Even so, it is difficult to recognize one's own failings and accuse oneself, but this fact indicates that there is always room for improvement. "In vain I have looked for a single man capable of seeing his own faults and bringing the charge home against himself."60 The important thing is at least to be working to improve oneself. The worst error is not to even make the attempt. "To have faults and to be making no effort to amend them is to have faults indeed!"61 Confucius also mentions this in connection with friendship and the virtues of faithfulness and sincerity. "First and foremost, be faithful to your superiors, keep all promises, refuse the friendship of all who are not like you; and if you have made a mistake, do not be afraid of admitting the fact and amending your ways."62 Confucius pointed out to his students which kinds of friends are beneficial and which may prove harmful to one's character. "There are three sorts of friendships which are advantageous, and three which are injurious. Friendships with the upright, friendships with the sincere, and friendships with the well informed are advantageous. Friendships with those who flatter, friendships with those of weak principles, and friendships with those who talk cleverly are injurious."63 Likewise it is beneficial for one to be discriminating in his choice of pleasures, so as not to be harmed by dissipation.

There are three sorts of pleasures which are advantageous, and three which are injurious. Finding pleasure in the discriminating study of ceremonies and music, finding pleasure in discussing the good points in the conduct of others, and finding pleasure in having many wise friends, these are advantageous. But finding pleasure in profligate enjoyments, finding pleasure in idle gadding about, and finding pleasure in feasting, these are injurious.64

Confucius recommends a mean between extravagance and stinginess, though to err on the side of thrift is not the normal tendency and is less harmful. "Just as lavishness leads easily to presumption, so does frugality to meanness. But meanness is a far less serious fault than presumption."65 However, excessive pride and stinginess can overshadow and nullify many good attributes. Confucius illustrates this with the hypothetical example of the Duke of Chou who represents an ideal. "Even if a man had abilities as admirable as those of the Duke of Chou, if he is arrogant and mean, all the rest is of no account."66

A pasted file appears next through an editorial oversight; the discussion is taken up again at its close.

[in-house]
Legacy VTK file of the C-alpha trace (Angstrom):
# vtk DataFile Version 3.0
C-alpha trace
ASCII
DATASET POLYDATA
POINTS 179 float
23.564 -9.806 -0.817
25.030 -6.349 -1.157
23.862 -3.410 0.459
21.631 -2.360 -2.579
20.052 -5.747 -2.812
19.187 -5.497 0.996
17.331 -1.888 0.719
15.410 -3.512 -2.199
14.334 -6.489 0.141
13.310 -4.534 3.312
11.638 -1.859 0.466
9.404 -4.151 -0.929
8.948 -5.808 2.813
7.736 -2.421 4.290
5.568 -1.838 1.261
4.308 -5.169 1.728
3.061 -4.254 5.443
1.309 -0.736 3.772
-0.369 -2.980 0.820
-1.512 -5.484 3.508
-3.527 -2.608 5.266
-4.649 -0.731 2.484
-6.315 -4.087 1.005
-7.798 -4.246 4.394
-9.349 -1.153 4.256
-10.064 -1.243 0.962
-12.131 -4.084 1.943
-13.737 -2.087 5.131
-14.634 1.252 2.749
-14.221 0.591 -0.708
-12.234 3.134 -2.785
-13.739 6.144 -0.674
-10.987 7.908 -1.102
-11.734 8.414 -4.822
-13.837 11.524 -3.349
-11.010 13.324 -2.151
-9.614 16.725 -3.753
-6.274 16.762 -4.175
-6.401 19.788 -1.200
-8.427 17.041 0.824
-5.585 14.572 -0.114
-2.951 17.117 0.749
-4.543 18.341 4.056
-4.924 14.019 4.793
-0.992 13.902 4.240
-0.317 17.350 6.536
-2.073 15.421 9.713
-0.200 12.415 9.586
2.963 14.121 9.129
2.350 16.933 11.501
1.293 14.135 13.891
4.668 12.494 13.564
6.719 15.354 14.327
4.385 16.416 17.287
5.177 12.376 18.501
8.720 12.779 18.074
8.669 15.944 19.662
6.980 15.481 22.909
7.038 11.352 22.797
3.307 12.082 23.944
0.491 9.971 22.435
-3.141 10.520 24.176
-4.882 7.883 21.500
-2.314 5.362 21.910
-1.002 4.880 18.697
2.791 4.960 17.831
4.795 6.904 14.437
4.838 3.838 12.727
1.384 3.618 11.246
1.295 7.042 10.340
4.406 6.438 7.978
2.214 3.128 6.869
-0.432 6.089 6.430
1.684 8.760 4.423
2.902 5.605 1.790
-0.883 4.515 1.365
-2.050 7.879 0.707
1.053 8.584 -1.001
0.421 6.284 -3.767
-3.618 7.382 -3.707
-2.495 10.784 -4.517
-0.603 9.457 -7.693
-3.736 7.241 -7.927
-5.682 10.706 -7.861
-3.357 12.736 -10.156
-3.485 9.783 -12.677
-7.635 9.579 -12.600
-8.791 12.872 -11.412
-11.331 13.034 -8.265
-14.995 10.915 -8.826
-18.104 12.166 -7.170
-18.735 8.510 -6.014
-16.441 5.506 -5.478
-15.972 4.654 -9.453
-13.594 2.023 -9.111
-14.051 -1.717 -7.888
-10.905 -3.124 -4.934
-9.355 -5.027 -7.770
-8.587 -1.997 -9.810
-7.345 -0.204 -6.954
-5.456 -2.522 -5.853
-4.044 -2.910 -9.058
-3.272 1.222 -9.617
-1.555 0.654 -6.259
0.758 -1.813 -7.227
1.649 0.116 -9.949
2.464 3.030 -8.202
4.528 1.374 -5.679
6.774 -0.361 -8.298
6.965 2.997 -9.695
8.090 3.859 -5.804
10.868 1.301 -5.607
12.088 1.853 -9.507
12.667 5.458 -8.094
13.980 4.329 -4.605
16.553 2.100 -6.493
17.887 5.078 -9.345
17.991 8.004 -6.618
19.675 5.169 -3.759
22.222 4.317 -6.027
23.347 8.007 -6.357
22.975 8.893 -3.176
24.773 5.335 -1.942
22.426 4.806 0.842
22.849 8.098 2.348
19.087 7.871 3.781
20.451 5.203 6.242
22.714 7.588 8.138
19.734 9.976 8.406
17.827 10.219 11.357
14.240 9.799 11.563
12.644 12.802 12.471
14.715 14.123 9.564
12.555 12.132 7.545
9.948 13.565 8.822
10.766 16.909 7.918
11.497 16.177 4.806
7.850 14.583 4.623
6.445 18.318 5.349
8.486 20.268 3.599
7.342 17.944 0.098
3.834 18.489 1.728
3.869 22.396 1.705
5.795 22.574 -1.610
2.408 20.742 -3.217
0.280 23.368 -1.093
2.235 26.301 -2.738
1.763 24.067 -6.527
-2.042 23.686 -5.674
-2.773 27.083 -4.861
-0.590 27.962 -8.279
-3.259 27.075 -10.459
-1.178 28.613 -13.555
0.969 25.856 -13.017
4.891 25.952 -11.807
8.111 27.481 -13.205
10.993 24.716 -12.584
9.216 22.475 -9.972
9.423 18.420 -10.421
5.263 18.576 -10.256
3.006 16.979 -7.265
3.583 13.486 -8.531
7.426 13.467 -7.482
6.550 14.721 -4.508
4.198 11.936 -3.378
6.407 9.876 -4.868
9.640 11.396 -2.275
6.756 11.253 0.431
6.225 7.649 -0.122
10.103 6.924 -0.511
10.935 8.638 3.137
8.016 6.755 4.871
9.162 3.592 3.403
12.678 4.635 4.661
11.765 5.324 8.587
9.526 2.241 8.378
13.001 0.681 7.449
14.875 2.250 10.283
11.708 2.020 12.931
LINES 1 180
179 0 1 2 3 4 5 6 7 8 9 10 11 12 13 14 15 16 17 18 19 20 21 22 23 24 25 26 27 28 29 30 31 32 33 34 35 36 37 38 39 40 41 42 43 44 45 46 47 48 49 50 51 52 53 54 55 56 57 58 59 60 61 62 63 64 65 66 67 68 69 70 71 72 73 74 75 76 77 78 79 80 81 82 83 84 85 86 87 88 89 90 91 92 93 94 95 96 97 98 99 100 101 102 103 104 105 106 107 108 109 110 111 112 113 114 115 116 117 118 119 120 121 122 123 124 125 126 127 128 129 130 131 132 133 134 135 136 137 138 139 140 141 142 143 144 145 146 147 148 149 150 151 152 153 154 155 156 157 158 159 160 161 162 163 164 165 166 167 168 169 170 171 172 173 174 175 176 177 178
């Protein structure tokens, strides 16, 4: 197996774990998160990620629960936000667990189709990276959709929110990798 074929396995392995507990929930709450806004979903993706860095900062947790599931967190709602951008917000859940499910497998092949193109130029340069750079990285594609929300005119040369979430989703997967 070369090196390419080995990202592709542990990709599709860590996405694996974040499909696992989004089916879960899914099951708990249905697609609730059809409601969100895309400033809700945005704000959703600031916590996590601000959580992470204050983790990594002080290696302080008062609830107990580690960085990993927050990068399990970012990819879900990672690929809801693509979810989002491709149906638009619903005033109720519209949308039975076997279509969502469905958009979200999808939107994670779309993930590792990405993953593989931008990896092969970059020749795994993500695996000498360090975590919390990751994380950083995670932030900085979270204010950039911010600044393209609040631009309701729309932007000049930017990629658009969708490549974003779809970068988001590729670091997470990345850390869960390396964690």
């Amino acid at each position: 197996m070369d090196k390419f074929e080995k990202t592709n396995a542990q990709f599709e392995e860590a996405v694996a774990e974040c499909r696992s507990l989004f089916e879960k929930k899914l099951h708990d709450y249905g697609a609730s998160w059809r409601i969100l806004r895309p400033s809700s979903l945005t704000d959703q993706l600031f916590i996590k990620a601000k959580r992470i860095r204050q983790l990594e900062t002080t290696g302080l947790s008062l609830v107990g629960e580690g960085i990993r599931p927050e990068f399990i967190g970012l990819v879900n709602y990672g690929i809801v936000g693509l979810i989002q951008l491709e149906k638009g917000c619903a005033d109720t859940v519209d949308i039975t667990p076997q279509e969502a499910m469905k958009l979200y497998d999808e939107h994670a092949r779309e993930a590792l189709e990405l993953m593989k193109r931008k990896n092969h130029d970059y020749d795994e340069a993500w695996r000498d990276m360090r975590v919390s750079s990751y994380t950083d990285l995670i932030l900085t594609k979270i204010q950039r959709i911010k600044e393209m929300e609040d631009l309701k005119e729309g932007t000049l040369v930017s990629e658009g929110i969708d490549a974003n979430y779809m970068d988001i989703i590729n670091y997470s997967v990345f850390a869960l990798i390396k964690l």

In answering a question about what is enlightenment, Confucius describes it as a detachment in the face of verbal attacks, probably a necessary virtue for one involved in politics! "He who is influenced neither by the soaking in of slander nor by the assault of denunciation may indeed be called enlightened."67 He goes on to say that this could also be called "transcendence." We have seen how important words were to Confucius in the virtue of sincerity, or the keeping of promises. Here the enlightened man must be able to withstand false charges. In addition a man must live up to his inherent honesty or uprightness if the continuation of his life is to depend upon anything other than good fortune. "Man is born with uprightness. If one loses it, he will be lucky if he escapes with his life."68

Of all the qualities and virtues of men Confucius esteemed as greatest what he called jen, translated here as goodness, but also interpreted as humanity, humaneness, human-heartedness, benevolence, etc. For Confucius this term represents the essence of being a good person. Although it was a noble ideal to the master and not easily realized, it still can be found very close at hand if not within oneself. "Is goodness far away? If we really wanted goodness, we should find that it is right here."69 Being good was the basis of character and pre-requisite to other subjects of study because of its importance. "If a man is not good, what has he to do with the rules of propriety? If he is not good, what has he to do with music?"70